My thoughts on the theatre: I liked it. I wish the stairs were a different colour from the carpet, because it’s really easy to miscount the steps and almost trip – especially in an unfamiliar theatre. I was stuck in the balcony, which wasn’t bad – but my preference is the ground, and comfy seats. Next year I’ll line up earlier for everything. I think the screening was @ 5:15p.m. and I got there around 4:55p.m., so, it’s no wonder I didn’t get on the ground level. I went with my mom, and I saw two single seats not in the same row, but close together, so maybe next time we’ll just have to take the singles and meet after the film.
I got back to my hotel at about 8 p.m., had supper – and then left my for my final screening of the day (and what turned out to be my final full screening of the festival!), an Australian WW2 survival thriller called Canopy. It’s a short experience, but an engaging one. It’s almost wordless, but never silent. It doesn’t feature conventional character development. The sound design and cinematography are some of the best I’ve seen this year. This is a flawed experience, but I think it’s very memorable because it’s so different – and the direction from Aaron Wilson is just great. It’s definitely one of the stand-outs of the six I saw.
Overall, it was a very enjoyable day – and I loved both “The Sacrament” and Canopy, but The Sacrament was my favourite. There’s my coverage for my third day at TIFF.
–> Read some of my reviews from TIFF here.
WEDNESDAY, SEPTEMBER 11, 2013
Sean (@SKonMovies) from Sean Kelly on Movies
My seventh day of TIFF began with an afternoon screening of Joseph Gordon-Levitt’s directorial debut Don Jon. With the film having just premiered the night before, I was half expecting Gordon-Levitt to show up for a Q&A, though that sadly wasn’t the case. As disappointing as JGL’s no-show was for me, it was probably much worse for the many females in the audience. I have mixed feelings about the film itself, since the title character starts off as so shallow and misogynistic that it’s hard to sympathize with him later in the film when he begins to learn the errors of his ways.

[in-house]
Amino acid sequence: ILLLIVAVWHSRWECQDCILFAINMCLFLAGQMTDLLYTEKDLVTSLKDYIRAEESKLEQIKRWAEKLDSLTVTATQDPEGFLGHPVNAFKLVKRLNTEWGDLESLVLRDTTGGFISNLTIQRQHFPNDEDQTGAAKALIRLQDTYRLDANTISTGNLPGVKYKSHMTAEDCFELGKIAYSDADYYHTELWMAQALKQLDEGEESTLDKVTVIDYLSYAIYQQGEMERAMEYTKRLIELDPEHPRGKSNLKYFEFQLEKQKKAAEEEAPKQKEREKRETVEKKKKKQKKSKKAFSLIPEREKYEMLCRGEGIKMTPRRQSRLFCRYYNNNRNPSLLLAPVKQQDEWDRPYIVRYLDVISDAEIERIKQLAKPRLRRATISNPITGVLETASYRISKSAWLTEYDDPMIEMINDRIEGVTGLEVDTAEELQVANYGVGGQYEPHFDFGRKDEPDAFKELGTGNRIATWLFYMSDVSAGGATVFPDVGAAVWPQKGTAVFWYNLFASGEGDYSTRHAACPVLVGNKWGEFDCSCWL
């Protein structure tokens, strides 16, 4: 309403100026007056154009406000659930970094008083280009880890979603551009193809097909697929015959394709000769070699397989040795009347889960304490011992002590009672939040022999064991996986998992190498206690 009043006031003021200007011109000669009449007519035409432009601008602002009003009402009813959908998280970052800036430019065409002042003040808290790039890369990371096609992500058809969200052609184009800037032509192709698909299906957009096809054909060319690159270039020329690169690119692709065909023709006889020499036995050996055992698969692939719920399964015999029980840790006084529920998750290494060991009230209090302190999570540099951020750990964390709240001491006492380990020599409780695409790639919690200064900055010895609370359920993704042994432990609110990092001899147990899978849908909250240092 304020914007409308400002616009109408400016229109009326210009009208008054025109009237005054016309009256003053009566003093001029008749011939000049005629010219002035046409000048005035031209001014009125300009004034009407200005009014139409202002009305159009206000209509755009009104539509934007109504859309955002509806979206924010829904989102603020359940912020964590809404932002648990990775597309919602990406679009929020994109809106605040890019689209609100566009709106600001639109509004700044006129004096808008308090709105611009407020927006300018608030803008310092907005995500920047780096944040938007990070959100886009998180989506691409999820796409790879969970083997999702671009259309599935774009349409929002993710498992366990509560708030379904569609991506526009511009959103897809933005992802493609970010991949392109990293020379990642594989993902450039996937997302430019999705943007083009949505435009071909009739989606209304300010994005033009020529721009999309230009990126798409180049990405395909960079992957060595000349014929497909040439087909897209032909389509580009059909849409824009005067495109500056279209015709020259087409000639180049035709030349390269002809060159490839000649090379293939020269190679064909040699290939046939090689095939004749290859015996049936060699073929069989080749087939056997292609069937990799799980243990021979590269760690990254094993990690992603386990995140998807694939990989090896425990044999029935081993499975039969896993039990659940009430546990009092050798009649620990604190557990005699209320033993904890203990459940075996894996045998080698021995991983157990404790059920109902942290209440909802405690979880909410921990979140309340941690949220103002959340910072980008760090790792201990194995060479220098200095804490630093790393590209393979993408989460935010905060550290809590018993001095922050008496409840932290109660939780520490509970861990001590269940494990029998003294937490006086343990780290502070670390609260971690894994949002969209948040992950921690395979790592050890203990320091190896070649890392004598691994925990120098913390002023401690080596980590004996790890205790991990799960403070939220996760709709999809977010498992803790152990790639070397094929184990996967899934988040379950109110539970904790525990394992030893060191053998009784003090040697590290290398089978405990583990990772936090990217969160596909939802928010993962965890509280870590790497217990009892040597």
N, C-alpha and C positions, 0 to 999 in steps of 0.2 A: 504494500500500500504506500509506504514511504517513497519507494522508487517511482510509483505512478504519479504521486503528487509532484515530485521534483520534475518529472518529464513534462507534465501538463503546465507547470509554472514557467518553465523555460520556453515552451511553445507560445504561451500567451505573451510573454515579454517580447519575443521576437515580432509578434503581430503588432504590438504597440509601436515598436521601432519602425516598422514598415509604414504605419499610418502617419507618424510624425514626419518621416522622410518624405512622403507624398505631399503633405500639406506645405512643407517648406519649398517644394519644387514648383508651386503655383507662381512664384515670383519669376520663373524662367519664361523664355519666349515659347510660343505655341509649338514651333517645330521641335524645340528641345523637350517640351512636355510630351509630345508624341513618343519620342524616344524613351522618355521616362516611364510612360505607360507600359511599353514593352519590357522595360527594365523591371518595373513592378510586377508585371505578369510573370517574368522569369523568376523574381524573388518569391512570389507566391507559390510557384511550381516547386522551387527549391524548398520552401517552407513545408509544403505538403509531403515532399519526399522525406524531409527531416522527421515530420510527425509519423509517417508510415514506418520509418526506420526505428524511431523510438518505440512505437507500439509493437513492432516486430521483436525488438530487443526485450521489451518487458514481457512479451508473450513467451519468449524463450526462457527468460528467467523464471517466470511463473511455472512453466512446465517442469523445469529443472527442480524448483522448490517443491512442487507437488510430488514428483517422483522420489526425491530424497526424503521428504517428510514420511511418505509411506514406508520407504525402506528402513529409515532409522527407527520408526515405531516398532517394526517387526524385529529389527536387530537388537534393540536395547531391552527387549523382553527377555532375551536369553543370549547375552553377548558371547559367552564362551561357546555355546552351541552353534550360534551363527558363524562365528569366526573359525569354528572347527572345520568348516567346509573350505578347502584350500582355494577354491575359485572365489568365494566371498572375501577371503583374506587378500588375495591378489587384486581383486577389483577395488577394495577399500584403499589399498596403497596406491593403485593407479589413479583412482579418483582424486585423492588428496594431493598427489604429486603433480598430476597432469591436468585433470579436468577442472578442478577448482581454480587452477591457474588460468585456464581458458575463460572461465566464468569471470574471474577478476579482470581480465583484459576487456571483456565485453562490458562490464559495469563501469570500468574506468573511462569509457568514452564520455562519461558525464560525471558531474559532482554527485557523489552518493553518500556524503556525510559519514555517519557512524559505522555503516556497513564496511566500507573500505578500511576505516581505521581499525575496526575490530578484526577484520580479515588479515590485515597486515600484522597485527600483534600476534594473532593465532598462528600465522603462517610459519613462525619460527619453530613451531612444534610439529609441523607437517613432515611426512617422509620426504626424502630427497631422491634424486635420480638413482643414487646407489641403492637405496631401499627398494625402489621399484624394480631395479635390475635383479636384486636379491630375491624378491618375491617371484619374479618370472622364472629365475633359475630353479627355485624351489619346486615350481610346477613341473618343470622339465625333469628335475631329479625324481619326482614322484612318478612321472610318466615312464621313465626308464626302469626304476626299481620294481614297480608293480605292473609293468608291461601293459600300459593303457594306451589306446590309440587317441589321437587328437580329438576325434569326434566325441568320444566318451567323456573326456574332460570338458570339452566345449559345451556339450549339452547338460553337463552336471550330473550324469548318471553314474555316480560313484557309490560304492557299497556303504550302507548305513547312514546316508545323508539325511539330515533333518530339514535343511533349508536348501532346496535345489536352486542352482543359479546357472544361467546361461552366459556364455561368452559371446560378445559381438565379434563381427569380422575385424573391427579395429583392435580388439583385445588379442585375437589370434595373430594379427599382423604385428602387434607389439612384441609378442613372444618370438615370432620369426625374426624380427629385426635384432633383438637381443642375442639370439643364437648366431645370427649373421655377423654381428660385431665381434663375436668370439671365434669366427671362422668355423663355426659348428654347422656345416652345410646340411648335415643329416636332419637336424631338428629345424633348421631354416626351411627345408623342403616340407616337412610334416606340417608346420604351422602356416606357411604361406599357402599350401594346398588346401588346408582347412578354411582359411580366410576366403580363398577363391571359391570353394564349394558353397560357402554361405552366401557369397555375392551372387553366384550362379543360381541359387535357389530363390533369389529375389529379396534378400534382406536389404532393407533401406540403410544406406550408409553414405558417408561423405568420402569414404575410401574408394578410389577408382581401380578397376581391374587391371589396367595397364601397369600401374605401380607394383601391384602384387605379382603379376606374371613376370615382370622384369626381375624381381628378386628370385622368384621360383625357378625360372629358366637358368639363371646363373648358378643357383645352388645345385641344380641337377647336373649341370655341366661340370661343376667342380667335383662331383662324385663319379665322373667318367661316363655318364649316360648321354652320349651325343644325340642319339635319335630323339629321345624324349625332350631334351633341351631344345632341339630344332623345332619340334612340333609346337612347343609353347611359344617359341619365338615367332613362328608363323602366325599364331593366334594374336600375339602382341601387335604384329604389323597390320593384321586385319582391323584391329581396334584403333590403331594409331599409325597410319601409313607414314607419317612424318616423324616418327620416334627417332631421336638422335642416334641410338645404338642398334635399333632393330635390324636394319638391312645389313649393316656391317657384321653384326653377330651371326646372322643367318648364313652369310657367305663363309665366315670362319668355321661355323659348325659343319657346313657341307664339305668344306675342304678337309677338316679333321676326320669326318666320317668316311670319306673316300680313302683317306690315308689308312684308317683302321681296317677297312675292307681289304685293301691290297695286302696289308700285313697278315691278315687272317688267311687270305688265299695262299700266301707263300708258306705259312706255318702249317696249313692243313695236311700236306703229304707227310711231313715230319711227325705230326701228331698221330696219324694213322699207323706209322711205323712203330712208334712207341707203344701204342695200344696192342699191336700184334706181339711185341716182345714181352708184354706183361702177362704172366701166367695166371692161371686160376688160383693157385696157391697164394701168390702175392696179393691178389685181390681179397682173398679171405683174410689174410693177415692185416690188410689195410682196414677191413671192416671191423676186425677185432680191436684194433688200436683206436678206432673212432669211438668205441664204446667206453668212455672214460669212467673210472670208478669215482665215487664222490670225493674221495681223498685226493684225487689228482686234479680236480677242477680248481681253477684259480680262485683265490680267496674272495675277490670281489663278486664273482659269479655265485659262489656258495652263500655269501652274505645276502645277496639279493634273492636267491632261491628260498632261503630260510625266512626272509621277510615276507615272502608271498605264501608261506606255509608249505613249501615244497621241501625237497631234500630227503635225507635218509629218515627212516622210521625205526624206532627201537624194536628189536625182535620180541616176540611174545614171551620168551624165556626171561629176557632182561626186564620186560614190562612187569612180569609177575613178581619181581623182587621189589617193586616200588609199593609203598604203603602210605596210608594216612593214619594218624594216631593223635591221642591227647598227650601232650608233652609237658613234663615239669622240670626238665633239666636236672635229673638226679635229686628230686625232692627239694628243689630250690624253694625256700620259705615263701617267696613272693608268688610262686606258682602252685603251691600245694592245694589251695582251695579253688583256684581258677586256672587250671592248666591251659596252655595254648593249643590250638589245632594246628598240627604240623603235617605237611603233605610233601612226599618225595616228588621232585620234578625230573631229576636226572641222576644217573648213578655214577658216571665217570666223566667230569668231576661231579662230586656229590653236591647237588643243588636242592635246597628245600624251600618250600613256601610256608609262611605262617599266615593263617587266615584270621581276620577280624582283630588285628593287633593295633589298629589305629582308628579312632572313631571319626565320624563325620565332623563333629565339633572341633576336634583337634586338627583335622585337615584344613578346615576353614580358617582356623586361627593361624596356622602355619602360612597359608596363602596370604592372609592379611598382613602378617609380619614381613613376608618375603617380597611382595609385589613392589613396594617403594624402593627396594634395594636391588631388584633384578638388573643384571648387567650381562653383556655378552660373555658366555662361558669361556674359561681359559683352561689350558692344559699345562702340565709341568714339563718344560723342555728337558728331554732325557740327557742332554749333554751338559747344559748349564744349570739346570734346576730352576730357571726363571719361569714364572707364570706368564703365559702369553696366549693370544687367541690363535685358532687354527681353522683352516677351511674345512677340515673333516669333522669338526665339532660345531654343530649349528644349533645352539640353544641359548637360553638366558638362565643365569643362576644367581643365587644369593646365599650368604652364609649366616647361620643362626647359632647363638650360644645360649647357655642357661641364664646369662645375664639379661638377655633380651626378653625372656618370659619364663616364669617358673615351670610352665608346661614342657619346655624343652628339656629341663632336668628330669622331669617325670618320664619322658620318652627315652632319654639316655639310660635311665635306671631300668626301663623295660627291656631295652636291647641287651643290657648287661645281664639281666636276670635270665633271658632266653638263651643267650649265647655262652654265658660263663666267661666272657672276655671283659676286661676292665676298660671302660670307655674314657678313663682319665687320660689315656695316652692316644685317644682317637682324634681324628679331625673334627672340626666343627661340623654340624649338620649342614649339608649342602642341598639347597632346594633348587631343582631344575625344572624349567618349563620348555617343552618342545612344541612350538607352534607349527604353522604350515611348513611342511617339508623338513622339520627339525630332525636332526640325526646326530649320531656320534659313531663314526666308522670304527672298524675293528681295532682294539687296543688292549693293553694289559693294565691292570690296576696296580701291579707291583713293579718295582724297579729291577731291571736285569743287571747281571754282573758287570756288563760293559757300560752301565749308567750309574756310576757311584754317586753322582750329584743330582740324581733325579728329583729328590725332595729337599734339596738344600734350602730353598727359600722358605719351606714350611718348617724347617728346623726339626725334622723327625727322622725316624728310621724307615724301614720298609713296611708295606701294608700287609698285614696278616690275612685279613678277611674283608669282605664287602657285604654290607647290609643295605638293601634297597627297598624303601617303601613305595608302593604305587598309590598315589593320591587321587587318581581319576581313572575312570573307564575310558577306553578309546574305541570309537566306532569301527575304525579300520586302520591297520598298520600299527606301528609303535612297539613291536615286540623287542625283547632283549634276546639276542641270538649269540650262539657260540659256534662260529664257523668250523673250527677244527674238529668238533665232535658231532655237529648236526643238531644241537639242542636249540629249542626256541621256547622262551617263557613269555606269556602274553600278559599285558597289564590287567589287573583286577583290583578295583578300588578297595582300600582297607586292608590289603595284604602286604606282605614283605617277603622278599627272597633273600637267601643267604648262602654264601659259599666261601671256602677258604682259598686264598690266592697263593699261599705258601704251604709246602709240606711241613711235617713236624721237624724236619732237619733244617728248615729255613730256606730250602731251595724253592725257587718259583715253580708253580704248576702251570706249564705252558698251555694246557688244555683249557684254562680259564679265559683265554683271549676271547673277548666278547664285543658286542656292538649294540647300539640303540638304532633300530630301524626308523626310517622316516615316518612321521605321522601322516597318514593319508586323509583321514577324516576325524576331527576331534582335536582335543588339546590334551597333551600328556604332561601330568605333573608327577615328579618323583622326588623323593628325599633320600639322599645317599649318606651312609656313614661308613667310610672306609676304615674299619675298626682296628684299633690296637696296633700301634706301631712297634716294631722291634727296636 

Next up for me was the world premiere of Ingrid Veninger’s The Animal Project. Over the last few years, Veninger has become one of the independent Canadian directors, whose films I will always check out. I can definitely say that the film did not disappoint. It was touching father/son bonding story, which just happened to involve people dressing up in animal costumes. I can definitely say that the film was the highlight of the day.
Then comes Midnight Madness. This is actually my first year, in which I put in the commitment to see most of the Midnight Madness films at their proper midnight screening time. I can say that I have been enjoying the line-up so far, with my favourite film being Sunday’s screening of the haunted mirror film Oculus.
Last night’s screening of Hong Kong vampire film Rigor Mortis was marred early on by the fact that I had to stand in line during a thunderstorm, which was not fun at all. Sadly, the film turned out to not really be worth the wait. I didn’t think it was a terrible film, it was not marred by a slow pace (never great for a late night screening) and some not-so-great CGI effects. Despite that not so remarkable screening, I’m looking forward to returning for my 6th and final Midnight Madness screening on Saturday for the Spanish horror-comedy Witching & Bitching.
And that was TIFF Day 7 for me.
–> Check out all my TIFF coverage here.
You can read the previous collection here -> One Blogger, One Day @ Tribeca 2013.I hope to continue this ‘One Blogger, One Day’ collaboration series across a number of film festivals so if you are planning on attending a major festival in 2013, please contact me at email@example.com or hit me up on twitter (@shalathomas). I would love to help share your experiences with everyone!